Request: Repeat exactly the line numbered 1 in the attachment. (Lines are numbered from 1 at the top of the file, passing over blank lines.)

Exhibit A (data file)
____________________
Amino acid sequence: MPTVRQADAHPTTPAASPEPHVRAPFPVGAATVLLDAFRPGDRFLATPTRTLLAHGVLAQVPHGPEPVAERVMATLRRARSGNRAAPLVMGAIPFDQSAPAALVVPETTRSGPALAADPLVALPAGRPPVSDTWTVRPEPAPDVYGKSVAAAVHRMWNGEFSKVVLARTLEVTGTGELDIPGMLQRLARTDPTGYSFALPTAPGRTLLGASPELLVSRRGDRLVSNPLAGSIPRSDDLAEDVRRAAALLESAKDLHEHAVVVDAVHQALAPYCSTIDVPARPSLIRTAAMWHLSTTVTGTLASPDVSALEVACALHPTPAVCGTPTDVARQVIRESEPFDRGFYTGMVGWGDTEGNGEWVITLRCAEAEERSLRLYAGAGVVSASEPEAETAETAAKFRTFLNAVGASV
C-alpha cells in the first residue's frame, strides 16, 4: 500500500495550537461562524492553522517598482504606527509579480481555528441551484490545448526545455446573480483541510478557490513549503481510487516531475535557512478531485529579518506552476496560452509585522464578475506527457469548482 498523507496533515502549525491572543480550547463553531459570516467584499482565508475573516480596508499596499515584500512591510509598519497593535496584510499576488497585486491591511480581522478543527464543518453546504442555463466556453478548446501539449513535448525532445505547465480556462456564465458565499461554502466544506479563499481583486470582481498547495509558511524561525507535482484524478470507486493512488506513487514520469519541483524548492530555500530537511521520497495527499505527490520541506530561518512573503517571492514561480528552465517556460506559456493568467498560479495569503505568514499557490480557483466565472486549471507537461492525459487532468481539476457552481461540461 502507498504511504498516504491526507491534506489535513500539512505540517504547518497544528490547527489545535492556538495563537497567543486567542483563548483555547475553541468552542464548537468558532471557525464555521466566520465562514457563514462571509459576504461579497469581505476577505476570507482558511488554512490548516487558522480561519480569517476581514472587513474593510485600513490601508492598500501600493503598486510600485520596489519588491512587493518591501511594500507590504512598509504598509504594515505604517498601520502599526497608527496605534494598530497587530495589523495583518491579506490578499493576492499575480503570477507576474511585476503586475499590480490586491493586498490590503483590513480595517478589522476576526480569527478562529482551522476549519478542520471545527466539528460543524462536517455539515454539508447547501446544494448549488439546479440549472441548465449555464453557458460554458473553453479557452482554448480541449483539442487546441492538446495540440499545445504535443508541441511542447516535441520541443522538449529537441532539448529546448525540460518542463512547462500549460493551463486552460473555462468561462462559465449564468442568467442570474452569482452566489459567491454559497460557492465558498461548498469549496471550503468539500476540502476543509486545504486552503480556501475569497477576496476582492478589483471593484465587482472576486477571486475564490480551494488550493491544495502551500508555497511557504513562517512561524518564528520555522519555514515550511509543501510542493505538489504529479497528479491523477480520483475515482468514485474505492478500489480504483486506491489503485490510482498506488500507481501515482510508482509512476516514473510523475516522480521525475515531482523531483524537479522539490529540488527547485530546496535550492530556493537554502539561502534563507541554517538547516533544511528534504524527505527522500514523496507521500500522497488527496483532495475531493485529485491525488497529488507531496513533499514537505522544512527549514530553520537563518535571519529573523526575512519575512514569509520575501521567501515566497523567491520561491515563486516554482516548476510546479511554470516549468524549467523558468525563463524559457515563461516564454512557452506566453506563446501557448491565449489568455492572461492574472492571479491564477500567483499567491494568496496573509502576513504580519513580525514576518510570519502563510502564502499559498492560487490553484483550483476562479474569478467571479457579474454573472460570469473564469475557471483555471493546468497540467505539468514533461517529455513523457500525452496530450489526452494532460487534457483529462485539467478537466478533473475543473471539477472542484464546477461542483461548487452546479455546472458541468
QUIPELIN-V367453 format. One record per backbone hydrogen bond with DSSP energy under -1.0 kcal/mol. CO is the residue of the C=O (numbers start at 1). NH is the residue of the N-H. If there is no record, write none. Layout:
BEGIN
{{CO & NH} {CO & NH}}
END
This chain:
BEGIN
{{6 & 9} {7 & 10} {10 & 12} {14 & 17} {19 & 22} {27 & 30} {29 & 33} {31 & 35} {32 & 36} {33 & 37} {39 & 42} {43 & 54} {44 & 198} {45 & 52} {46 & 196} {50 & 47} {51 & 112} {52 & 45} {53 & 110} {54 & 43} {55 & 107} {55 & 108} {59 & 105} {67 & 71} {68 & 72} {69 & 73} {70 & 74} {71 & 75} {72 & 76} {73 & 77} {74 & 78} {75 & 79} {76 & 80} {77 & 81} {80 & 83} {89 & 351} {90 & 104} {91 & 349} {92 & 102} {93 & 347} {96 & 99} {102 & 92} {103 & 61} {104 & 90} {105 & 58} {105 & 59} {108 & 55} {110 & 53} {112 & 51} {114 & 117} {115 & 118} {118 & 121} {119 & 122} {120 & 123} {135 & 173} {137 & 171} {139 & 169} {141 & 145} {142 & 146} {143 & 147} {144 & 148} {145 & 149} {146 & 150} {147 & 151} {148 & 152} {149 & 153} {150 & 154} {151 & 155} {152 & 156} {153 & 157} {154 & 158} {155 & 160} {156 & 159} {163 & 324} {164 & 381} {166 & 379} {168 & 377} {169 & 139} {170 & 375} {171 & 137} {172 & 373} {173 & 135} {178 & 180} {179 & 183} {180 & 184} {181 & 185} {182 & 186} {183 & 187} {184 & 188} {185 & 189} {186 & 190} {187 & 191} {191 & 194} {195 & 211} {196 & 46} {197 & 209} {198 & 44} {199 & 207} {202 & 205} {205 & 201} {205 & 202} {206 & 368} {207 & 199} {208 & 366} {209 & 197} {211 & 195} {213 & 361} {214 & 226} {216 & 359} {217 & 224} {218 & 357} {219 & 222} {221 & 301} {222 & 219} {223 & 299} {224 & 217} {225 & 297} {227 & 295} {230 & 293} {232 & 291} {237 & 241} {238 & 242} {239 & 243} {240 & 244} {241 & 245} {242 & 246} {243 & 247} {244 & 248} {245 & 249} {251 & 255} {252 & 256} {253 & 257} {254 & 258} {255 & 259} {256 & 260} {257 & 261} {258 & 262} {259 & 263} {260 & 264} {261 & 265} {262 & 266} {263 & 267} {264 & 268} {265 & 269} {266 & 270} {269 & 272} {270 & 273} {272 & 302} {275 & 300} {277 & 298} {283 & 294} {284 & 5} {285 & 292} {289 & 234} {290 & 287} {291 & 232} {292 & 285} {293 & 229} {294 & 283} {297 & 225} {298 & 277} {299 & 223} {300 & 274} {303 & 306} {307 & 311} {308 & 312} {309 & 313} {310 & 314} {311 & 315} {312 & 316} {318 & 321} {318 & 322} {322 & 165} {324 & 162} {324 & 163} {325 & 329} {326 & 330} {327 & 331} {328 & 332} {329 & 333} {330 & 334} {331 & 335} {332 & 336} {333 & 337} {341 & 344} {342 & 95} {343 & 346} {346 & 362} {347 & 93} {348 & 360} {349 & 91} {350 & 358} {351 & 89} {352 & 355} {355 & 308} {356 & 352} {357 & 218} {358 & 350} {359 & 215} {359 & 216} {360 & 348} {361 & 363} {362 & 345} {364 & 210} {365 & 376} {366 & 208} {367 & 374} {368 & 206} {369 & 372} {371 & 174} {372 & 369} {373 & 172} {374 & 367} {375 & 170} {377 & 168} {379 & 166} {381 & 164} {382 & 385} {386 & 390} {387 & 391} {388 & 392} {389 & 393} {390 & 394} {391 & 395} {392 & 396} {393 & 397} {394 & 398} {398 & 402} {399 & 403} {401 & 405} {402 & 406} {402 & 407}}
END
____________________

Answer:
Amino acid sequence: MPTVRQADAHPTTPAASPEPHVRAPFPVGAATVLLDAFRPGDRFLATPTRTLLAHGVLAQVPHGPEPVAERVMATLRRARSGNRAAPLVMGAIPFDQSAPAALVVPETTRSGPALAADPLVALPAGRPPVSDTWTVRPEPAPDVYGKSVAAAVHRMWNGEFSKVVLARTLEVTGTGELDIPGMLQRLARTDPTGYSFALPTAPGRTLLGASPELLVSRRGDRLVSNPLAGSIPRSDDLAEDVRRAAALLESAKDLHEHAVVVDAVHQALAPYCSTIDVPARPSLIRTAAMWHLSTTVTGTLASPDVSALEVACALHPTPAVCGTPTDVARQVIRESEPFDRGFYTGMVGWGDTEGNGEWVITLRCAEAEERSLRLYAGAGVVSASEPEAETAETAAKFRTFLNAVGASV